by Tony Davis – Atlanta Gold & Coin Buyers ……….
Since mintage and condition of coins plays such a large factor in the value of numismatic coins, it’s of no surprise that when large stockpiles of coins are found ( coin hoards ) , it can seriously alter the value and demand of rare or numismatic coins. Some of the stories of collectors hoarding coins are not only interesting, but have likely impacted the value of the price of coins, as is the case with the following two examples.
The New York Subway Coin Hoard
This collection of coins was a coordinated effort between coin dealer George Shaw and his brother-in-law, Morris Moscow, who worked for the New York Transit Authority. Since Moscow had access to large quantities of coins, he would cash out valuable coins as they passed through his hands, and wound up amassing the largest collection 1916-D Mercury Dimes ever seen, with 241 total examples. Additionally, his efforts produced an extensive collection of 166 1942 over 41 Mercury Dimes. Keep in mind that these are the coins that were left after Moscow’s death, and do not include the ones he would have sold through Shaw during his life.
The 1916 Standing Liberty Quarter, in its first year of production, had a limited mintage of only 52,000 coins. The New York Subway Hoard included an amazing 19 examples of the coin, with two of them grading out in extremely fine condition. There were other prime quarters in the collection, including two key Barber quarter dates. Moscow held 8 examples of the 1901-S Barber quarter, one of the most desirable coins from its era, and 20 specimens of the 1913-S Barber quarter. These are highly sought-after coins, which are valued well in excess of their face value. It’s astounding to think that they were exchanged over a 30 – 40 year period for a mere subway token. Needless to say, very few coin collectors have had access to the type of coins that Moscow was privy to over his lengthy career with the New York Subway Authority.
Since there were a broad variety of coins amassed in this coin hoard, it doesn’t appear that the market price for these coins was significantly altered in all examples, but the large collection of 1916-D Mercury Dimes most likely altered the value of these coins following their acquisition by Littleton Coins.
The Redfield Hoard
LaVere Redfield was an extremely eccentric individual, making millions of dollars in real estate and securities trading during the Great Depression. After amassing a fortune, he set himself up in Reno, Nevada, where he began what made his name posthumously famous.
Like others during the Depression, Redfield was not so keen on the idea of banks. The shortsighted actions of the banking industry had ruined many men, and he seemed determined to avoid that same fate. In an effort to avoid the use of paper currency, Redfield would buy bags of 1,000 silver dollars at face value from local banks. He stored them in his beat-up pickup truck and his cellar, and in time, eventually converted most of his financial assets into these coins.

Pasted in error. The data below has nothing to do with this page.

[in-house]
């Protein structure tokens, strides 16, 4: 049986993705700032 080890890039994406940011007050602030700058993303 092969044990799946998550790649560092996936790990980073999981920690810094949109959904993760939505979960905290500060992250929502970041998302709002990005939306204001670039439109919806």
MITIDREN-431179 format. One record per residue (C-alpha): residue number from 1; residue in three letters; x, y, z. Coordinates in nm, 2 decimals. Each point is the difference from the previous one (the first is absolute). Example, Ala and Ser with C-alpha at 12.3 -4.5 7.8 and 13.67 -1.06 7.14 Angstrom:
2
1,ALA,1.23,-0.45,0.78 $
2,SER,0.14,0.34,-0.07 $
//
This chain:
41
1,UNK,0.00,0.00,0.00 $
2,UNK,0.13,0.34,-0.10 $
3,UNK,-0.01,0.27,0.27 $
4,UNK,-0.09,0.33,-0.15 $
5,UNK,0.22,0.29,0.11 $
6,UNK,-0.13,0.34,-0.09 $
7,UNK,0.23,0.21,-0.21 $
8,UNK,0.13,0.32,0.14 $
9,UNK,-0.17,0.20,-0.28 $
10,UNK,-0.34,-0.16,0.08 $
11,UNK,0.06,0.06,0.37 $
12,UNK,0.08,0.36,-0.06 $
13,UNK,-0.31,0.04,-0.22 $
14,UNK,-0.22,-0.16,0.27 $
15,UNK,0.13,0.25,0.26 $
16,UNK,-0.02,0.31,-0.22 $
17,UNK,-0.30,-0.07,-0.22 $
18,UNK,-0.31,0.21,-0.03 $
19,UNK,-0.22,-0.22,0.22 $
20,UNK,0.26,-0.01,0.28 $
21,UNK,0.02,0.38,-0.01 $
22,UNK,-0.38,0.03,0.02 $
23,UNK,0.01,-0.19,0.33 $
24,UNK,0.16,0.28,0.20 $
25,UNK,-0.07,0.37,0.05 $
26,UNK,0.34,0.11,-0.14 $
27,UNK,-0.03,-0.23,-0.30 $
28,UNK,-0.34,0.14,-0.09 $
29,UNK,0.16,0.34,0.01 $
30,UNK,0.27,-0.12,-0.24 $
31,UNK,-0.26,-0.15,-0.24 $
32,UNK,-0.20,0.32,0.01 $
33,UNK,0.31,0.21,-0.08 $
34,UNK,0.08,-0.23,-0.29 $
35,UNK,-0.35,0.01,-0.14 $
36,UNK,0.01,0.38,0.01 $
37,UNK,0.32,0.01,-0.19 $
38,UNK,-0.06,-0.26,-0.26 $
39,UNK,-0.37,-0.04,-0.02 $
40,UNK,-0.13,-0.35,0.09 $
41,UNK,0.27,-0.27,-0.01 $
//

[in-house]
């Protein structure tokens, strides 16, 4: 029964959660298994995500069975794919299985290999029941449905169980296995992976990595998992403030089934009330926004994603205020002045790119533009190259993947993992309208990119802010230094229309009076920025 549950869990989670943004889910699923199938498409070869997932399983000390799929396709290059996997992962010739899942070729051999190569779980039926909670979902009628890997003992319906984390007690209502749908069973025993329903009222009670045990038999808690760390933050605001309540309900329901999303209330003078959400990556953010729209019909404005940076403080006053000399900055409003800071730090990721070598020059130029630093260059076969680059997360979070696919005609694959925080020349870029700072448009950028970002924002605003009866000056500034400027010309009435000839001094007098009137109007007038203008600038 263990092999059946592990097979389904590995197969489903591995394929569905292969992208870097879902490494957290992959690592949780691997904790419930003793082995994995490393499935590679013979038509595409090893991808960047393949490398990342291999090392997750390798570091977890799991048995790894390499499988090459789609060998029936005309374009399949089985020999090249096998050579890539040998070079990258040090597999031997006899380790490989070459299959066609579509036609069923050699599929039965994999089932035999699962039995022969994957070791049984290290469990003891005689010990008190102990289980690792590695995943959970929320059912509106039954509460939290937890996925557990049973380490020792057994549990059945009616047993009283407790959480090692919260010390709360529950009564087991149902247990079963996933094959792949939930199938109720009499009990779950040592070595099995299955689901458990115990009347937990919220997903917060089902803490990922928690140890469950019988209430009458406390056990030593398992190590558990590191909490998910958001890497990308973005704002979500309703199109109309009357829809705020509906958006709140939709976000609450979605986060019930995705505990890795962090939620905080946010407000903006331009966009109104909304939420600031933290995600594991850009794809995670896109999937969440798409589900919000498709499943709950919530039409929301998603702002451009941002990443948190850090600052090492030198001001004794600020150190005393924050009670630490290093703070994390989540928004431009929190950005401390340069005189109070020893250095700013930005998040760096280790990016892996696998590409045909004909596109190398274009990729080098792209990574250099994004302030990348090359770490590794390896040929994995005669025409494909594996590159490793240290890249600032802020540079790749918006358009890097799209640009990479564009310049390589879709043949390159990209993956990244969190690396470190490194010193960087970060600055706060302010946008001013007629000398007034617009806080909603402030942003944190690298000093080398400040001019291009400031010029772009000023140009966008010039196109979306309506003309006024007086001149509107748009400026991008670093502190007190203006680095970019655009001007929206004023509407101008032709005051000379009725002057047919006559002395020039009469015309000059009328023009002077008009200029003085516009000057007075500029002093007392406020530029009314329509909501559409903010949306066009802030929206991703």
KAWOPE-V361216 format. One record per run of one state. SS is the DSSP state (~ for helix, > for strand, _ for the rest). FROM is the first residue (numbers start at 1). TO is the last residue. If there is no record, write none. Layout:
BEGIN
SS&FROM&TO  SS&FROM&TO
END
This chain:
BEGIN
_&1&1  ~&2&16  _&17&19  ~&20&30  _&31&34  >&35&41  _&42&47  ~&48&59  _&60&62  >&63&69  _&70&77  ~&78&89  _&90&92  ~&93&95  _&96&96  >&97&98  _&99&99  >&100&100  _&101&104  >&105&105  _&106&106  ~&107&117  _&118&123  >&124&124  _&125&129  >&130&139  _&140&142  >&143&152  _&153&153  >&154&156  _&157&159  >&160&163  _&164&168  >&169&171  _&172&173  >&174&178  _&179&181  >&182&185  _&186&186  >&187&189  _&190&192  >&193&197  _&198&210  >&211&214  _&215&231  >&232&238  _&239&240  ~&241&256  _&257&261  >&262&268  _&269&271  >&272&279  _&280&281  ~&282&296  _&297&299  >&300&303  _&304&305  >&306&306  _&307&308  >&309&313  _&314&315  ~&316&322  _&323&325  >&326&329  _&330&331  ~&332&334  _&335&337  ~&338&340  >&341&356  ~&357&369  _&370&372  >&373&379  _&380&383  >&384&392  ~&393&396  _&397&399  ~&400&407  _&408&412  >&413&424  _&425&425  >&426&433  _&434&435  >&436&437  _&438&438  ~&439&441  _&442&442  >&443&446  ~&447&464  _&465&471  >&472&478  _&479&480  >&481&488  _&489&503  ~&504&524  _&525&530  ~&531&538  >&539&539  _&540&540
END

By the time of his death, Redfield owed a massive amount of back taxes to the IRS. Upon searching his house, a false wall was found that housed his hoard of silver dollars. When the wall was opened, investigators found over 400,000 silver dollars. Redfield primarily purchased uncirculated coins in impeccable condition, yet many of them were damaged from being dropped through a coal chute down into his basement stash. It’s estimated that the total weight of his coins was an astonishing 11 tons!
Unlike the New York Subway Hoard, whose impact on the coin industry was difficult to determine, the Redfield Hoard altered the market for silver dollars. While true details of the contents of the hoard were never released, we do know that of the 407,000 coins, 351,259 of them were determined to be in uncirculated condition. This was uncommon at the time, as silver dollars were used as currency, with little to no thought regarding their numismatic or collectible value. One mintage found in the hoard, the 1888-S Morgan Silver Dollar, was found in excess of 5,000 high end examples. Since the 1888-S itself only had a mintage of 657,000 coins, these uncirculated examples significantly altered their value.
Another coin whose price was likely affected due to its presence in the Redfield hoard is the 1895-S Morgan silver dollar. The San Francisco Mint only produced 400,000 of these coins, many of which were in circulated condition due to their extensive use. The surviving number of these coins is unknown, as approximately 270 million coins were melted in response to the Pittman Act in 1918. Assuming that some of these coins in the Redfield collection were of a higher quality, which is almost certainly the case, it would have significantly altered the price and availability of choice examples.
The Redfield Hoard was purchased intact by Steve Markoff of A-Mark Coin Company in 1976. He attempted to mitigate any reduction in value of the coins by quietly releasing them over a few years. Due to this, we are unsure as to how much of an impact this had on the market. However, on a positive note, the notoriety of the hoard may have increased Morgan silver dollar demand with collectors and non-collectors alike; generally ignored before 1960. The Morgan silver dollar has seen a meteoric rise in desirability, and the work of the eccentric Redfield likely played a significant part.
Tony Davis is the owner of Atlanta Gold & Coin Buyers, a full service Atlanta based coin and bullion dealer specializing in buying, selling and appraising coins and coin collections of all types and sizes. Visit his website at www.atlantagoldandcoin.com for additional information on the products, services and educational resources offered by his company. Tony can be reached at email@example.com or at 404-236-9744.